I celebrated the recent completion of a project (which will be up here soon) with a short holiday in London. I caught up with friends, spent time with my sisters and put aside a couple of days to look around some of those London galleries you’re always hearing so much about.
I’ve always felt my knowledge was lacking when it comes to fine art. So, I promised myself I would remedy this as soon as I had finished the mystery project mentioned above. I saw my London trip as a way to kick-start my new period of learning, to push my understanding more and to find inspiration for new projects.
My first stop was the National Portrait Gallery. I spent a good amount of time looking around the 2013 Portrait Award exhibition, scrutinising a couple that my Dad had mentioned. This was a good exhibition to start with – all the pictures had in common was portraiture. Beyond that, there was a huge variety of approaches and styles.
I also worked my way around the gallery’s permanent exhibit. I enjoyed the corridor of bearded man portraits. The subtle differences in where each one decided to place his hands gave a real intimacy to each painting. (I like the one-hand-in-trouser-pocket approach).
The find of the day was a selection of William Nicholson woodcuts, including this one of Queen Victoria. He is turning out to be a big influence on a project of mine currently in development.
The next day I wanted to visit the National Gallery for the Lowry exhibition, but being short on both time and money, I went for the smaller (and free-er) Whitechapel Gallery instead. Their Black Eyes & Lemonade exhibit was fantastic. It comprised of original items from a 1951 exhibition curated by artist/illustrator/professional collector Barbara Jones, exploring the concept of British popular art. Jones’ take on this very much appealed to me, as she drew inspiration not only from traditional folk art, but also from mass-produced items, fairground rides, food decoration and funerals. Her book, “The Unsophisticated Arts” is at the top of my Christmas list.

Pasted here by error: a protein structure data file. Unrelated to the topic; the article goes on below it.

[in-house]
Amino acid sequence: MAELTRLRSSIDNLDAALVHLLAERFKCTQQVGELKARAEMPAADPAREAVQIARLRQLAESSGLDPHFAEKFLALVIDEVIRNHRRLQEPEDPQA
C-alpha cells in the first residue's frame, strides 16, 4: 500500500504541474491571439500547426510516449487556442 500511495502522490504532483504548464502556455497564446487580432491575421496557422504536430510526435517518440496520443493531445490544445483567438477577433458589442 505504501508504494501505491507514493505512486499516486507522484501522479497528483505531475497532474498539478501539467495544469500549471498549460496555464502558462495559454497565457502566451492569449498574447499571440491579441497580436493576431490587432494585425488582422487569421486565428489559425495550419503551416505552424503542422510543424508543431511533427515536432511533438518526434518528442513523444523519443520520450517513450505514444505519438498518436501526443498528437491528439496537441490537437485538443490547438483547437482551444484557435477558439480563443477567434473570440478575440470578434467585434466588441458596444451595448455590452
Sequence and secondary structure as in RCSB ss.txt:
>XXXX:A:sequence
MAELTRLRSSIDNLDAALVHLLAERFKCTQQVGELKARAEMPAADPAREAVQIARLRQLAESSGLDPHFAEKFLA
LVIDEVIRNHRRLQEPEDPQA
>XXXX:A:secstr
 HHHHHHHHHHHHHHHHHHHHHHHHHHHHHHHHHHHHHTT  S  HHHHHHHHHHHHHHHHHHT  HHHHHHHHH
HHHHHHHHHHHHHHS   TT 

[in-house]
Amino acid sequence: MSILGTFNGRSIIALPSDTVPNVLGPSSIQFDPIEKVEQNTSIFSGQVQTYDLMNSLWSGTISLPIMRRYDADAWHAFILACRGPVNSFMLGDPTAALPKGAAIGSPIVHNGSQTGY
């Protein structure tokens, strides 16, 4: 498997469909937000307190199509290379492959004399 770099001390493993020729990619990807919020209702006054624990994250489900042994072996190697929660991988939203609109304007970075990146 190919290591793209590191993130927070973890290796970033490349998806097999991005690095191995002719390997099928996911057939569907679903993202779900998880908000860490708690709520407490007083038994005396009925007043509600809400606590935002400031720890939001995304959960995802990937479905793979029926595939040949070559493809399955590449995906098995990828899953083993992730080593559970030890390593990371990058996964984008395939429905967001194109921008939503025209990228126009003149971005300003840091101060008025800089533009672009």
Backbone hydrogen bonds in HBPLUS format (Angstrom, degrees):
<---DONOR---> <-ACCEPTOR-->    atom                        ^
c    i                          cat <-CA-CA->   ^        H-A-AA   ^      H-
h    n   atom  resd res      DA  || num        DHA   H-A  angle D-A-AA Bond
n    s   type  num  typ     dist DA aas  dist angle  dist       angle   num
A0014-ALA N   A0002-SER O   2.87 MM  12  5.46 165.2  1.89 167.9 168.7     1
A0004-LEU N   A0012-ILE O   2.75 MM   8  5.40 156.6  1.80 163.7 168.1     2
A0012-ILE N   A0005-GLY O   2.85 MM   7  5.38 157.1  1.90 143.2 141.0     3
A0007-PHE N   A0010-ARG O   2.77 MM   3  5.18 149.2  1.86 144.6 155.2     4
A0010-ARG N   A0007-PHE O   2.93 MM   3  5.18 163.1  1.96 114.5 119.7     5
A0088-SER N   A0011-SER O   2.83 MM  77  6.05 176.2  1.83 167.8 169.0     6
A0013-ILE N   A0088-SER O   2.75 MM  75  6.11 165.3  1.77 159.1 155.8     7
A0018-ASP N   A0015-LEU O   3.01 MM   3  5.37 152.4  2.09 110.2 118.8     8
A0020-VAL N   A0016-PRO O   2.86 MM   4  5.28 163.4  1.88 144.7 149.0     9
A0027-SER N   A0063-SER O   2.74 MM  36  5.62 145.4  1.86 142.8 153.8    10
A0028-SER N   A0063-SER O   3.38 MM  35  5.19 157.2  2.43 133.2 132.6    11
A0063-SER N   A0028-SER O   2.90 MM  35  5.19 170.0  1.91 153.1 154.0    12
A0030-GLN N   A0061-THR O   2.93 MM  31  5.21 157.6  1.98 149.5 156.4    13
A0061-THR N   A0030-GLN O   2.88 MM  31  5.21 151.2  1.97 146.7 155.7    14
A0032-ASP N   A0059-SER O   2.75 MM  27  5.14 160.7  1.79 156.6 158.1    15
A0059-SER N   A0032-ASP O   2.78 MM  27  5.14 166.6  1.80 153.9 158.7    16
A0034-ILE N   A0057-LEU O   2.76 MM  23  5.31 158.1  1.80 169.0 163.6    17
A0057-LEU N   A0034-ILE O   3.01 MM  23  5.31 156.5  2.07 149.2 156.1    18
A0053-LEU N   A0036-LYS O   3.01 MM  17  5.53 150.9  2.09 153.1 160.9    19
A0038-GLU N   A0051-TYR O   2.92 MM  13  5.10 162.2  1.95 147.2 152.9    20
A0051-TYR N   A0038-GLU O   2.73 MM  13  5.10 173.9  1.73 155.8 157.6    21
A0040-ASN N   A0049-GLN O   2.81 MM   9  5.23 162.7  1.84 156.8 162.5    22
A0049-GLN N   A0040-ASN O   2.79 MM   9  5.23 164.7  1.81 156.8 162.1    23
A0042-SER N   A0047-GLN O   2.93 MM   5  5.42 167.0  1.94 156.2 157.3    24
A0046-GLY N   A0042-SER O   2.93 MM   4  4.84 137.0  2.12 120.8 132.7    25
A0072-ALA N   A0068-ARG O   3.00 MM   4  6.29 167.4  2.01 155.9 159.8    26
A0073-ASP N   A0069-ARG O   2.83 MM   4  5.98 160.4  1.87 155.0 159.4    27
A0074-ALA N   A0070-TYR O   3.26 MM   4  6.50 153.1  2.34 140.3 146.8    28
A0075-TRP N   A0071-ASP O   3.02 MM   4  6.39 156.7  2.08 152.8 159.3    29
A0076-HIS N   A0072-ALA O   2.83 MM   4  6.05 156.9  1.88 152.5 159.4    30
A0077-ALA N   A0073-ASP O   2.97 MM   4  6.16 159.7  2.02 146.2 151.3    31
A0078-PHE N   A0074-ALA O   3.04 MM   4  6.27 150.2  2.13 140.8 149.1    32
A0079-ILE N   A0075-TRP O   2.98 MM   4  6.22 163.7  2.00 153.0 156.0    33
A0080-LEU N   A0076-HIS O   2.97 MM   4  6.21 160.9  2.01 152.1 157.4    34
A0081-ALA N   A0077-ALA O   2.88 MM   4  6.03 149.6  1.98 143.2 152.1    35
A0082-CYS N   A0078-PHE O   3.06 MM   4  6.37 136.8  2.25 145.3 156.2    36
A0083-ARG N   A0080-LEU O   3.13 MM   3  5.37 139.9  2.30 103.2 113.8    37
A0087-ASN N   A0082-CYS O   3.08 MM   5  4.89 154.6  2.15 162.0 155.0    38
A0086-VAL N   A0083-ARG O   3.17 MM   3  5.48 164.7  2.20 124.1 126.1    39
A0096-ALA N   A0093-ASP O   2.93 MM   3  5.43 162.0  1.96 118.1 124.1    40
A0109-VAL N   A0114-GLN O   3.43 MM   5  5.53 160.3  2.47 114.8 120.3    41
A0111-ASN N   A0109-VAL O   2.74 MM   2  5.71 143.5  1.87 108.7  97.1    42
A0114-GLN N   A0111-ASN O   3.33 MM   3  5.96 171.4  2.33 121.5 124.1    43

I finished the day with a look around STEADman@77 at the cartoon museum. I love that place, and every piece in the Steadman exhibition was an eye-opener for me, in particular his early efforts to improve his (already impressive) draughtsmanship, and his wonderfully inventive illustrations for Alice Through the Looking Glass.
Also, keep an eye out for “Francis Bacon’s Christmas Dinner” – I laughed for far too long at this.
So, I’m back in my studio now, keeping my twinkly-eyed enthusiasm topped up with reading and drawing and looking. I’ll try to keep you all up to date with my findings.